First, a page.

- (AMP) And bring us not into temptation but rescue us from evil.
- (ASV) And bring us not into temptation.
- (BBE) And let us not be put to the test.
- (CEV) And keep us from being tempted.
- (ESV) And lead us not into temptation.
- (GNB) And do not bring us to hard testing.
- (GW) Don’t allow us to be tempted.
- (ISV) And never bring us into temptation.
- (KJV) And lead us not into temptation; but deliver us from evil.
- (LITV) And lead us not into temptation, but deliver us from the evil.
- (MSG) Keep us safe from ourselves and the Devil.
- (NLT) And don’t let us yield to temptation.
- And don’t let us yield to temptation.
- and don’t let us yield to temptation,
- but rescue us from the evil one.
There are a number of issues we need to deal with in this thought.
What do we do with the additional element that Matthew adds to the thoughts here? – namely: “rescue us from the evil one.”
- Why is this not in Luke’s account?
- How do we deal with all the variations found in translations?
Don’t. . . bring us into temptation, put us to the test, be tempted, lead us into temptation, allow us to be tempted, yield to temptation.
The word [peirasmos] has the sense of “test, trial, temptation, enticement”. How does that match the ideas translated with the sense that it is God who leads us into the temptation or the test? Does God Himself guide us, lead us, bring us into temptation? James 1:13 strongly suggests otherwise. We have to interpret Scripture with Scripture. It can’t mean that it is God who is active in bringing us into temptation. We are tempted by the devil and our own desires. That is why I like the NLT translation which renders the clause, “And don’t let us yield to temptation”. The notion here of “entering temptation” means not to “be tempted” but rather not to yield to it. Temptations are inevitable as long as we live this side of eternal life. In fact Eugene Peterson puts it succinctly in the Message, “keep us safe from ourselves and the devil”. Let’s face it, our temptations come from the devil and from within ourselves. The biblical teaching is that the sources of evil are the world, the flesh and the devil. Yes, it is true that living in this world subjects us to temptations that are impossible to avoid. Praying that God will keep us from being tempted is a futile prayer. Temptation will inevitably come. In fact we will be tested. But the greatest danger of temptation comes from within us, as James reminds us in the verse I listed above. We are our greatest danger and then there is the devil who knows just how to push the right buttons (or wrong buttons depending on your perspective) and tailor-make the temptation to our greatest weaknesses.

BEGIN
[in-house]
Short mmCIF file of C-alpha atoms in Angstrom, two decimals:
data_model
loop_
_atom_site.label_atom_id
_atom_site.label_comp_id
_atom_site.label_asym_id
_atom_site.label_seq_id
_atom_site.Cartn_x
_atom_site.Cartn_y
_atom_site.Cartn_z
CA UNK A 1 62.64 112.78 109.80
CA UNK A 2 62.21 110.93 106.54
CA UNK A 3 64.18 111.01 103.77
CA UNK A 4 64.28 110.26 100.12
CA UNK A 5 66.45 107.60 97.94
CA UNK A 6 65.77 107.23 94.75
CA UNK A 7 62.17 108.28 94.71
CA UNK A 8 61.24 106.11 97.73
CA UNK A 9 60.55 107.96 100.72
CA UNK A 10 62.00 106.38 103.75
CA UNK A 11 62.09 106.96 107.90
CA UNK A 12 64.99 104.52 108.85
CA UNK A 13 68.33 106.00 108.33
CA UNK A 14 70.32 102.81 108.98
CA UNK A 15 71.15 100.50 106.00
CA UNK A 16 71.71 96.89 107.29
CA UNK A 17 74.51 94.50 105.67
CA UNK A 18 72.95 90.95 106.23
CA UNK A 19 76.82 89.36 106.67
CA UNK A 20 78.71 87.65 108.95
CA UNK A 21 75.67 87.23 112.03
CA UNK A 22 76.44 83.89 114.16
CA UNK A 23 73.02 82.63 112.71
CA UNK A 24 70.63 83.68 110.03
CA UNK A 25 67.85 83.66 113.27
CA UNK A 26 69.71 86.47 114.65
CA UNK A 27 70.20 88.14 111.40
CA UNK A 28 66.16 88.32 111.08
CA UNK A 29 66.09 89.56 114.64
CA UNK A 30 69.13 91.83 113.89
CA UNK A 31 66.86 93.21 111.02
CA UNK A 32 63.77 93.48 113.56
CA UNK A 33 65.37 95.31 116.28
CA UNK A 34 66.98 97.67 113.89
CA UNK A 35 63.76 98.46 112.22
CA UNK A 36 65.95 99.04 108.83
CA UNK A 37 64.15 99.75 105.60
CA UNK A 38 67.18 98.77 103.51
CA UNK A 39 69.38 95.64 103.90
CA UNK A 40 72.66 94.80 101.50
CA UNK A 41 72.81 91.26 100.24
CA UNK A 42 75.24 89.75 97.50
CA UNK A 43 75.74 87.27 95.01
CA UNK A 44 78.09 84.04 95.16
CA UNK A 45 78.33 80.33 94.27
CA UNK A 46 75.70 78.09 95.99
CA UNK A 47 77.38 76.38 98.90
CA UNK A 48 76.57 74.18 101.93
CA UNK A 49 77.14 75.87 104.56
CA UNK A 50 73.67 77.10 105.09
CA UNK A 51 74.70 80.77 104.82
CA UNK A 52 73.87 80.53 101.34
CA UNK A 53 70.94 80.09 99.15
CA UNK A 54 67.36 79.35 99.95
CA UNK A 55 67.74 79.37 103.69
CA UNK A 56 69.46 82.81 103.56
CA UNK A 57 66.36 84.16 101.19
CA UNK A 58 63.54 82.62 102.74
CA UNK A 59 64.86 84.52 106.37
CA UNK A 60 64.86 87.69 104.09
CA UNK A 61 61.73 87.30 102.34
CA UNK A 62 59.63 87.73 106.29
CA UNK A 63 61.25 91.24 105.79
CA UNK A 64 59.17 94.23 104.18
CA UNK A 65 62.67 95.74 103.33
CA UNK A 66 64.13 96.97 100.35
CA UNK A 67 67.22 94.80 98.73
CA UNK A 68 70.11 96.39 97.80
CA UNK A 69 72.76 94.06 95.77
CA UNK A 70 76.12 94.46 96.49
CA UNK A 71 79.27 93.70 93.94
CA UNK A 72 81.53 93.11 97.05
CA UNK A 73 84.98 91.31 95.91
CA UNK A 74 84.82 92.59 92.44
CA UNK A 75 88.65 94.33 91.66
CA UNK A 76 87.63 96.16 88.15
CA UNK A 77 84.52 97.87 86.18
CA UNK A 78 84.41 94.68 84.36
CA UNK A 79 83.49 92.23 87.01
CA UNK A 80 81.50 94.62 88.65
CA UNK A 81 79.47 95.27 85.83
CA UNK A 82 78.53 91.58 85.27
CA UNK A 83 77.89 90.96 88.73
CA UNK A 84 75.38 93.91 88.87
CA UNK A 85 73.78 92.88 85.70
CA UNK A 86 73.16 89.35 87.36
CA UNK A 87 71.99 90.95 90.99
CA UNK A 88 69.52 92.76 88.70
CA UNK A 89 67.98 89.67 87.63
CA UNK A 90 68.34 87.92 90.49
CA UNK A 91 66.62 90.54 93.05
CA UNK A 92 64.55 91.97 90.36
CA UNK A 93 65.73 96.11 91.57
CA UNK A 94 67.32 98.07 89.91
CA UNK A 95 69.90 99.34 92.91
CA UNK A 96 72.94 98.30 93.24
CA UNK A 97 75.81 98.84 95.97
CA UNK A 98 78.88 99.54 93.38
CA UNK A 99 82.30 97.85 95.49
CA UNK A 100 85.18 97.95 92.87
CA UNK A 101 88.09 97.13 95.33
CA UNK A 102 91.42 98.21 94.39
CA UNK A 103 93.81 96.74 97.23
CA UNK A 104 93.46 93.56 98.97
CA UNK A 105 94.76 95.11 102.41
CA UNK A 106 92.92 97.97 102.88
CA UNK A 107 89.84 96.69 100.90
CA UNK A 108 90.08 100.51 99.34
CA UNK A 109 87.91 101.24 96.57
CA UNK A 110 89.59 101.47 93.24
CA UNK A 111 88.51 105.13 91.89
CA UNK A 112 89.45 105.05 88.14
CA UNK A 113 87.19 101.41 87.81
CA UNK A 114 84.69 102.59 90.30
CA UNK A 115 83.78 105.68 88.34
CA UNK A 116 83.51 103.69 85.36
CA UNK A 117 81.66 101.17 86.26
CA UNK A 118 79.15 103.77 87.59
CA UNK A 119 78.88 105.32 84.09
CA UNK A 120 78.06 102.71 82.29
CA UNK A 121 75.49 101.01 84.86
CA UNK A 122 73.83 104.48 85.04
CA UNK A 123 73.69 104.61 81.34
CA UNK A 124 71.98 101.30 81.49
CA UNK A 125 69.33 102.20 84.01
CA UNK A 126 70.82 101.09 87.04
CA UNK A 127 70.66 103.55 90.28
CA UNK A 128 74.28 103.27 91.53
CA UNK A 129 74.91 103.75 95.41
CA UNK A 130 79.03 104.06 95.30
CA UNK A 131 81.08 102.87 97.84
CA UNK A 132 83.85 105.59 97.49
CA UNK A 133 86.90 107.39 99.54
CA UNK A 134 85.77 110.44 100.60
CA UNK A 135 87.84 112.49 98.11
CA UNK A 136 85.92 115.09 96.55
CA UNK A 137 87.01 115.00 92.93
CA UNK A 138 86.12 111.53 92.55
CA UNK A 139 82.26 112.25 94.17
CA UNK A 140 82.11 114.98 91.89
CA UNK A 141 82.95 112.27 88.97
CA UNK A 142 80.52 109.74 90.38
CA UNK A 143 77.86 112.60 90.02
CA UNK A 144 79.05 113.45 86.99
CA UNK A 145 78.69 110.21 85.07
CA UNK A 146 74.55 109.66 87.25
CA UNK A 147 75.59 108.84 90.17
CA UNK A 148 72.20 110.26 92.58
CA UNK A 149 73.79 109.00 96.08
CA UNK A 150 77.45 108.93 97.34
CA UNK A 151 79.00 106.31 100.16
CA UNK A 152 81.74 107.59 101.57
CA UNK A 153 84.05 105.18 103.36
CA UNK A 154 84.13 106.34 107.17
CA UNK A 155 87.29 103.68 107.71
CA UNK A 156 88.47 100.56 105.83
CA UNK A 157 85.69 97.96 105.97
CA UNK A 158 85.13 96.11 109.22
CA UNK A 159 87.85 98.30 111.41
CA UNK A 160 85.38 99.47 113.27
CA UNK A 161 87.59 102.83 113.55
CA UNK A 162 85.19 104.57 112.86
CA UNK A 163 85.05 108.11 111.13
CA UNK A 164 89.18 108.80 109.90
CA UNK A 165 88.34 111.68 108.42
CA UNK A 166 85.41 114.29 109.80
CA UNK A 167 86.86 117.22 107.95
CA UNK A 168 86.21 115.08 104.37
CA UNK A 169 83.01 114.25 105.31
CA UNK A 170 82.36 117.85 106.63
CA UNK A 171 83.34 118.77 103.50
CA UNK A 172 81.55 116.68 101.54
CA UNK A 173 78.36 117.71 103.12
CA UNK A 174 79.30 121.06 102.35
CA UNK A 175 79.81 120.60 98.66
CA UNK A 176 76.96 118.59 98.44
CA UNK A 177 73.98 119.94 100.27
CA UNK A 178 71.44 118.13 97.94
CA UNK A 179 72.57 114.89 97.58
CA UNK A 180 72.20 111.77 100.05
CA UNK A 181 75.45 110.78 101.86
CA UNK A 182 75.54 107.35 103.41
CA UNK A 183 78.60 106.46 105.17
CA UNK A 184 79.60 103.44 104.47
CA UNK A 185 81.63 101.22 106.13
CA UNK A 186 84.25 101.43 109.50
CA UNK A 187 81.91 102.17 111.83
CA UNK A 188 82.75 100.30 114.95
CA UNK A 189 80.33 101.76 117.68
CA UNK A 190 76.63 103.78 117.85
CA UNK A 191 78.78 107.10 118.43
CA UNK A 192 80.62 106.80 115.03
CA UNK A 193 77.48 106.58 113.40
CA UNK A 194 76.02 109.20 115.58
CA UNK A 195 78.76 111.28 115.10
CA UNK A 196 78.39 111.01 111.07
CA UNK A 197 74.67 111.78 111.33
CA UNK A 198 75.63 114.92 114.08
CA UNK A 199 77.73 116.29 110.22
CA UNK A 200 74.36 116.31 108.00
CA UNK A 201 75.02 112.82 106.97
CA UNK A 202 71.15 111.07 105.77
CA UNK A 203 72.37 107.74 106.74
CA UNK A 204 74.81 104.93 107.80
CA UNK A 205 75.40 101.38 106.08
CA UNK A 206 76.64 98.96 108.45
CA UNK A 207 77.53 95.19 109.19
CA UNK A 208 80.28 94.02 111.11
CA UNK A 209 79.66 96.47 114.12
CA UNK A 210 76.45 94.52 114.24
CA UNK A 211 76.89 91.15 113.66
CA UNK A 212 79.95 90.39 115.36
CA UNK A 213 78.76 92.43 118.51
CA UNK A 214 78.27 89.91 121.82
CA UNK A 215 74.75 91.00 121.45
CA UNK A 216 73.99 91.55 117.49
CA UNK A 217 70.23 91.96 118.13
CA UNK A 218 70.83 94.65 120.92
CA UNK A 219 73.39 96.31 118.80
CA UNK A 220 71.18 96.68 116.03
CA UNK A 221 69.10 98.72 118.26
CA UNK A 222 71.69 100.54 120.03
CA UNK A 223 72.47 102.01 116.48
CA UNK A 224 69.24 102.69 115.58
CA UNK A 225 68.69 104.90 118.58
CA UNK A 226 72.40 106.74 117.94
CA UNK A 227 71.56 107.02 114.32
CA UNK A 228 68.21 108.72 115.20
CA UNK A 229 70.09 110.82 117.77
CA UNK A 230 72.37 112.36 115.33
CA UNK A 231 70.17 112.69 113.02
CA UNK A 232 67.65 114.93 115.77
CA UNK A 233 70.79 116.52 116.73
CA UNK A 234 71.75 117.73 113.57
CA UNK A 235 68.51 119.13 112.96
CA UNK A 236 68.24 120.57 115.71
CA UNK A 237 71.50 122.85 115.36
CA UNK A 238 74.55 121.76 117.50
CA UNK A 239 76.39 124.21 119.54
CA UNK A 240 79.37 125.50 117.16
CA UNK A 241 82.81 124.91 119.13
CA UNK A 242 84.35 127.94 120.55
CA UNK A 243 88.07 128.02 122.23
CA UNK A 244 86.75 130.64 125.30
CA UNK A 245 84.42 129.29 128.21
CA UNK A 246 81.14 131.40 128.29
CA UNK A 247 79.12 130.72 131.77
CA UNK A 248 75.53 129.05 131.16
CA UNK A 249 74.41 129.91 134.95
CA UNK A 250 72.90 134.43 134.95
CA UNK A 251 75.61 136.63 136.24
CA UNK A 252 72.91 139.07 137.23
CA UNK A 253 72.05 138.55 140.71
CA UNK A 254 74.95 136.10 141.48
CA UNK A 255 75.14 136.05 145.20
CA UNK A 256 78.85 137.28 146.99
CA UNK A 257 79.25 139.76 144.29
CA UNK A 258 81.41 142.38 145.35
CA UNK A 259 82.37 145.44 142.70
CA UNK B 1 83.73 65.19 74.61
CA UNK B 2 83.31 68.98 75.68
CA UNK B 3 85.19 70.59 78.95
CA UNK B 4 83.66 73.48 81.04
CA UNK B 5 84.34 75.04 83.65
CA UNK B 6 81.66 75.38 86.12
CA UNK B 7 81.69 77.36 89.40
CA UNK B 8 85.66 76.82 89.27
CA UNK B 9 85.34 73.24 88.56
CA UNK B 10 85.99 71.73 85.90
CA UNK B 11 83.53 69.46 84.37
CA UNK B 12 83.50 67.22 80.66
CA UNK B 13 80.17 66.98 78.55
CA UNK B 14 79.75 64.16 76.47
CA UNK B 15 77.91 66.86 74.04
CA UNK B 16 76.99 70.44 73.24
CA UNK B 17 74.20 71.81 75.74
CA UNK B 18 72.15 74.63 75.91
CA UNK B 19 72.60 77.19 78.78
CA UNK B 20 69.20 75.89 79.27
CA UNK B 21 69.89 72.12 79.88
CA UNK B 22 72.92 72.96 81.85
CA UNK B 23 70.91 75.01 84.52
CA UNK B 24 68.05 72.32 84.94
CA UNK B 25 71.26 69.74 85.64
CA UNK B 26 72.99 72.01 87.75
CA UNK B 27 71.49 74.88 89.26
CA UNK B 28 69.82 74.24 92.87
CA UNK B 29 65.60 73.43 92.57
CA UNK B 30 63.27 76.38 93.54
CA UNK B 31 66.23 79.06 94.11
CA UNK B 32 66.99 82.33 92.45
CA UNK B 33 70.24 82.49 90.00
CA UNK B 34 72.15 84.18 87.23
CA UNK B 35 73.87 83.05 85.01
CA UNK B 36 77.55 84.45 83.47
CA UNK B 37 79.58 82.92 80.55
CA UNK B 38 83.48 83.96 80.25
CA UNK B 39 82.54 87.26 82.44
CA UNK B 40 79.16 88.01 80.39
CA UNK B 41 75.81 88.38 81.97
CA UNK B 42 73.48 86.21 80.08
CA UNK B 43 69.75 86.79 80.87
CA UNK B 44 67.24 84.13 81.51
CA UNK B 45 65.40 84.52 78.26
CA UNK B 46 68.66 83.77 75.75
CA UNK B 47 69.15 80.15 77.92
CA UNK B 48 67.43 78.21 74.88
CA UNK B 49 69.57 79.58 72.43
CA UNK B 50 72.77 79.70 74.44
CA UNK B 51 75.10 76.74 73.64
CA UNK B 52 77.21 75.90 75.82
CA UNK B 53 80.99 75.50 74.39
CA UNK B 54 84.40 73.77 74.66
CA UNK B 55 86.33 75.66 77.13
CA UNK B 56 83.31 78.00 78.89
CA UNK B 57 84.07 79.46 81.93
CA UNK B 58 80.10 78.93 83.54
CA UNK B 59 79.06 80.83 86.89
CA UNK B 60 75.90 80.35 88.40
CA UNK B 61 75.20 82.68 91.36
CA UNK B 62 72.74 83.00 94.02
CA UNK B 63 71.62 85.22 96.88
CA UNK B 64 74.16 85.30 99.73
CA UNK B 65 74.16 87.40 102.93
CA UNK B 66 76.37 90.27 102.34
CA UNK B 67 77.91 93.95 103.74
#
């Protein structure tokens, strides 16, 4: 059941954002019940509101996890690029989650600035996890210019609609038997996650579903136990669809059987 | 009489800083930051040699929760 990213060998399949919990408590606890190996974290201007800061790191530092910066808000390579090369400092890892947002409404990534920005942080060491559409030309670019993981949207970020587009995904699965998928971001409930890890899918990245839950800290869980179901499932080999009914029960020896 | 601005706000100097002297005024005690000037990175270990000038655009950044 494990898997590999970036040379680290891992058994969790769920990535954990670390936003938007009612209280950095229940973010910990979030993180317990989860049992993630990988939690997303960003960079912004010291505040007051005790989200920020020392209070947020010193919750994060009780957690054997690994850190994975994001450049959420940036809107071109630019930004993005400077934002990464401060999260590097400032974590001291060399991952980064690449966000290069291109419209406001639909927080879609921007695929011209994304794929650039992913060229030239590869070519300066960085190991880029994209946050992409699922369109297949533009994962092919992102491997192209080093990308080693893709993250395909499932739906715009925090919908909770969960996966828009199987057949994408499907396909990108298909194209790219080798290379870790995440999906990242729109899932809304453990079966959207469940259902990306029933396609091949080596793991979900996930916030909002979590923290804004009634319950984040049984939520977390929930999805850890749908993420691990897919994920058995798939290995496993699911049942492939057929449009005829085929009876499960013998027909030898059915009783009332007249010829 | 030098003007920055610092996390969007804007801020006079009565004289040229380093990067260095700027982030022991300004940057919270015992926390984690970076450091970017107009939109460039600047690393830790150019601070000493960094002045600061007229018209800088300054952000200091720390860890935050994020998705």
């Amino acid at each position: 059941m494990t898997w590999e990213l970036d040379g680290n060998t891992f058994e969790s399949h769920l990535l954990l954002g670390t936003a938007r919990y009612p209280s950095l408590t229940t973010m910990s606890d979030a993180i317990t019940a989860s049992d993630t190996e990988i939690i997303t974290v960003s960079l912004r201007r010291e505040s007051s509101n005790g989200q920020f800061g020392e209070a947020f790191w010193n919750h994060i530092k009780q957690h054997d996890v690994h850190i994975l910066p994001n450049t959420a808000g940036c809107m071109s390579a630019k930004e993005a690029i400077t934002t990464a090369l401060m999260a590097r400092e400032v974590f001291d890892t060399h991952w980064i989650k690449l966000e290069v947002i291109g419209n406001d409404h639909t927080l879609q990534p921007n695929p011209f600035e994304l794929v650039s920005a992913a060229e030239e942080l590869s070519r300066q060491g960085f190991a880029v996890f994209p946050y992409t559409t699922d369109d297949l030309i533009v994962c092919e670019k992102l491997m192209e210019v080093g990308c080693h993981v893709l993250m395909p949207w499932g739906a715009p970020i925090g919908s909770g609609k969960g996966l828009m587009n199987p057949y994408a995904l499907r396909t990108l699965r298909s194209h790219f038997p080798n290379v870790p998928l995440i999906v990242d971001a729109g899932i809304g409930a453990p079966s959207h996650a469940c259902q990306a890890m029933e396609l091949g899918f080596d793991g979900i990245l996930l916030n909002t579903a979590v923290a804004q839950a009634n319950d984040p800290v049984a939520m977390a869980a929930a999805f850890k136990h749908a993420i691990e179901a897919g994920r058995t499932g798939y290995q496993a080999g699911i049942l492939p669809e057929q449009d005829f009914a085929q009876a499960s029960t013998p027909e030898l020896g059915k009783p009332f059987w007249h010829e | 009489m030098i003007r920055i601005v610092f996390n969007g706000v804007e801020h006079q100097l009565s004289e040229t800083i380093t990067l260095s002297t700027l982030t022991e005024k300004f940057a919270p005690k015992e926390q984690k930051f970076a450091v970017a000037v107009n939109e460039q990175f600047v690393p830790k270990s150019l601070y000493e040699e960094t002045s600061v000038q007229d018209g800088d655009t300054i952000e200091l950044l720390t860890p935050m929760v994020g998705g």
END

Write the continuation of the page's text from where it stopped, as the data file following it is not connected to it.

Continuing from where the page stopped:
It is clear that it is not God who knowingly or willfully leads us into temptation. The verb here reflects a Hebrew causative construction, which is focused on the entry point. The point of entering into sin. The sense is not “do not cause us to succumb to temptation” but rather “cause us not to succumb to temptation”. Do you catch the subtlety there? There is a subtlety of the English language embodied in those two constructions. It is not God who is involved in the causation to be tempted. God cannot and will not cause us to succumb to temptation. He may stand back and allow the devil to tempt us for various reasons (á la Job) but He won’t actively tempt us to sin. Rather, this prayer request is asking for God to cause us to resist our own tendency to succumb, or to yield to what the devil may be doing to tempt us. Father God, keep us from yielding to the temptation. Protect us from ourselves and from the enemy of our souls.
Now we come to the debate as to whether the words, “but rescue us from the evil one” should be included here in Luke’s account. That this element should be in Matthew’s gospel is not in dispute. The issue is, should it be in the Luke’s gospel? It doesn’t appear in the bulk of Lukan documents before the 12th Century. This reading appears in bulk in the manuscripts that are called the Majority Text. Basically, there are a multiplicity of documents that have readings like this in them. But to make it simple, I could say they come from a time after the printing press had been invented, and so it was easy for the same reading to be duplicated. Whereas the extra words don’t appear in the more ancient manuscripts. Hence, it is not likely to be original Luke, but more likely to be assimilated by scribes to Matthew’s version so that they both read the same. It is more likely that Luke didn’t include it in his version and went for a shorter version of the Lord’s Prayer. They are the facts and we have to endeavour to come to grips with them and figure out why.
To defeat temptation you must first recognize how it happens.Anon
You must admit you have self-control before you can use it.Carrie Latet
What makes resisting temptation difficult for many people is they don’t want to discourage it completely.Franklin P. Jones
Your power to resist temptation is proportionate to your submission to God.A. R. Bernard